This high-speed line (HSL, Schnellfahrstrecke, Neubaustrecke) from Enschede to Hannover, would connect to the existing high-speed line Hannover – Berlin, creating an east-west Amsterdam – Berlin route. The proposal is a completely new line, roughly parallel to the existing main line through Osnabrück. Unlike the old line, it would avoid the hills of the Niedersächsische Bergland. Instead, it would run through the North German Plain at the foot of the hills, exactly like the east-west Mittellandkanal. The name ‘Mittelland HSL’ is therefore appropriate.
The topography of the line: extract from topographic map of Germany by Botaurus, CC 3.0 licence.
The new high-speed line would have no intermediate stations. Enschede is not on the existing main line: the proposal assumes construction of a HSL Amsterdam – Zwolle, and a connecting Zwolle – Twente HSL. It is logical for this new HSL to serve Enschede, the largest city in Twente. Another new HSL would extend the high-speed route to Münster.
The Mittelland HSL would diverge from that line, east of Gronau. It would pass north of Rheine, crossing the existing main line. From there, its alignment is determined by the edge of the hills, especially the tip of the Wiehengebirge, at Kalkriese. That is a strategic passage between the hills and the marsh – the probable site of the Battle of the Teutoburg Forest (Varusschlacht).
Click to enlarge…
The high-speed route from Amsterdam to Hannover would be about 355-365 km long. The section Amsterdam – Zwolle – Enschede is about 140-145 km. Depending on the alignment, the Enschede – Hannover line would be about 215-220 km long. (The Hannover – Berlin line is 258 km long).
The new line does not serve any cities. There are no major settlements: that is why there is no existing rail line on this route. The HSL would however connect to the Osnabrück – Bremen line, and to the existing main line near Minden. Part of the Minden – Hanover section would be shared with a Ruhr – Hannover high-speed route. (This section is equivalent to the planned ABS/NBS Seelze – Haste – Minden, which is suspended due to lack of funds).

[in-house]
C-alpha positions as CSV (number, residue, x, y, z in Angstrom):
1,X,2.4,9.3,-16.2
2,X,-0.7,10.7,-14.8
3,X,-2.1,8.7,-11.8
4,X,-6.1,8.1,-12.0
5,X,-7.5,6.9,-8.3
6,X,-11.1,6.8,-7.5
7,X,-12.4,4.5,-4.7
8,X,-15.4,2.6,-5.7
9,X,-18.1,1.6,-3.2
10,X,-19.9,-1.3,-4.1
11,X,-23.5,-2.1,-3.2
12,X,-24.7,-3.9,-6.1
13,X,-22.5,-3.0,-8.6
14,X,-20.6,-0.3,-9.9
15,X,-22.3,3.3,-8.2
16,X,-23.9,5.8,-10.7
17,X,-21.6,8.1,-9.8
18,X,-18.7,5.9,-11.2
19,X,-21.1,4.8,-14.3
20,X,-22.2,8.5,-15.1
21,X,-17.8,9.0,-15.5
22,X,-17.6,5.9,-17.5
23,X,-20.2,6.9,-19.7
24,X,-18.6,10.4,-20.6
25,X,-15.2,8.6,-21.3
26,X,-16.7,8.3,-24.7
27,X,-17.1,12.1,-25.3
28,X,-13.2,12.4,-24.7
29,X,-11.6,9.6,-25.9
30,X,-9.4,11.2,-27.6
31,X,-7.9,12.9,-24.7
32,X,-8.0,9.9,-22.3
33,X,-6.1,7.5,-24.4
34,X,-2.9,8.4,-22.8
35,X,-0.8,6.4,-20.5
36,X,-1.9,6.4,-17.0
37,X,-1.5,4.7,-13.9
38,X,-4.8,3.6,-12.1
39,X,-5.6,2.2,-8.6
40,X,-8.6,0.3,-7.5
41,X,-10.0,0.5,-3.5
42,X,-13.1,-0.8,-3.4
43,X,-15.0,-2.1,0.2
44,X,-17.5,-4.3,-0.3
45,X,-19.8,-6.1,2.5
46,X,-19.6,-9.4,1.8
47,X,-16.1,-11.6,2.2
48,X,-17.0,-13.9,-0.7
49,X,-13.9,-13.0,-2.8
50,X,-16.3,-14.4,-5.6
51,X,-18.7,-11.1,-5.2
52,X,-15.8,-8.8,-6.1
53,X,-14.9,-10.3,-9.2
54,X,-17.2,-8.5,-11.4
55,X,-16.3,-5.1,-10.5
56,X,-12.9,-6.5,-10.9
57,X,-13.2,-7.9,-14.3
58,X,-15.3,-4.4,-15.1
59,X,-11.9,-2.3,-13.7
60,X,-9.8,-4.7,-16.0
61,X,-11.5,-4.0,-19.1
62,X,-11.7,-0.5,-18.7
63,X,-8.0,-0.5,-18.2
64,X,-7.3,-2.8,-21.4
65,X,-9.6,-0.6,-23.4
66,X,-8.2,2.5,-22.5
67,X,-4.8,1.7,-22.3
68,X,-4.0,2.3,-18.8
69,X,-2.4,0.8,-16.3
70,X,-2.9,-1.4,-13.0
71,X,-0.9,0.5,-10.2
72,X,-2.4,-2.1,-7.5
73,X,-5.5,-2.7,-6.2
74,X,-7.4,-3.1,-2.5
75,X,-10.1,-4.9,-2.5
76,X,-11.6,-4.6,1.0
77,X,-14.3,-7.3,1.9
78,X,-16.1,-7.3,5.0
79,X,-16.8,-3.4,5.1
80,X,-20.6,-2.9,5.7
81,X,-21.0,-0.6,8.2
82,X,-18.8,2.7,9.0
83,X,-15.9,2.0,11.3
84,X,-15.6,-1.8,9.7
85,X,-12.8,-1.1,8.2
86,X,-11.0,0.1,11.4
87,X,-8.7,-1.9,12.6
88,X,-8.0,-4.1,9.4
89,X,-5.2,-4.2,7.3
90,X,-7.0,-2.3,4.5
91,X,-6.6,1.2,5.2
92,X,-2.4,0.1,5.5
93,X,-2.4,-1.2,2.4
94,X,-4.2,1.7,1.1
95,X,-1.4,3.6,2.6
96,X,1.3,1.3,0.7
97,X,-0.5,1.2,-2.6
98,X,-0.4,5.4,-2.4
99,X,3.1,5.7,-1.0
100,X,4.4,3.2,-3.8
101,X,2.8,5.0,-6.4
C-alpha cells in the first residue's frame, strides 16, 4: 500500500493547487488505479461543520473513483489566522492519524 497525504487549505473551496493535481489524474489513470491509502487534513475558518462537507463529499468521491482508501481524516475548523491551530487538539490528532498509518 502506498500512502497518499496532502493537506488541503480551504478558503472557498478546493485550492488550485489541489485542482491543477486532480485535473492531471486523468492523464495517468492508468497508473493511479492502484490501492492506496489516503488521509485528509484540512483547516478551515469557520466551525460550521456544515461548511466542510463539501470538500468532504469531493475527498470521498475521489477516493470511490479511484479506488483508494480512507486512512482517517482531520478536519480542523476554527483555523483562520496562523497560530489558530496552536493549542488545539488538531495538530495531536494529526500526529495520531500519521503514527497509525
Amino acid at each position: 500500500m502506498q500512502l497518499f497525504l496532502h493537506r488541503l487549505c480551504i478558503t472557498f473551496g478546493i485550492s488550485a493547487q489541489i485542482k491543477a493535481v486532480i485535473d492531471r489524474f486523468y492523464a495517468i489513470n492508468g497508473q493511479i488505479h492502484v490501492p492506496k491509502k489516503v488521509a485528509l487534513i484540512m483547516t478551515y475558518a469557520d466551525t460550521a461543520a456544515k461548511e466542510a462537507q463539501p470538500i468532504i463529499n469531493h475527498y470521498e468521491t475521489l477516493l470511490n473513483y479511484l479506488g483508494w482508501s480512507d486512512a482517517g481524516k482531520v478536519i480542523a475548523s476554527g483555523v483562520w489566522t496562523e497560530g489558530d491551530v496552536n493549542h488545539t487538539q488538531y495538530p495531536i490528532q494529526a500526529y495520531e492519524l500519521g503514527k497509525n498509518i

The geography of the existing east-west main line was determined by the settlements. In contrast to the usual pattern, the hills were densely populated, and the plain relatively empty. From Rheine, the old line runs between the ranges Wiehengebirge and Teutoburger Wald, passing through Osnabrück (population 163 000). At Löhne, it joins the main line from the Ruhr. Together they pass through a gap in the hills near Minden, cut by the river Weser – the Porta Westfalica. The line zig-zags to serve Minden (population 82 000), and then turns toward Hannover, across flat terrain.
The new line would not pass through either Rheine or Osnabrück. It could connect to Rheine station from both east and the west, and it could provide a new route Osnabrück – Hannover, with a south-to-east curve from the Bremen line. The HSL could pass north of Minden, but possibly through the urban area, south of the centre. A HSL through the city, could be used by Minden – Hannover trains, and trains from Dortmund and Bielefeld.
The second and third part of this post describe the alignment, from west to east – but not in great detail, since it is over 200 km long: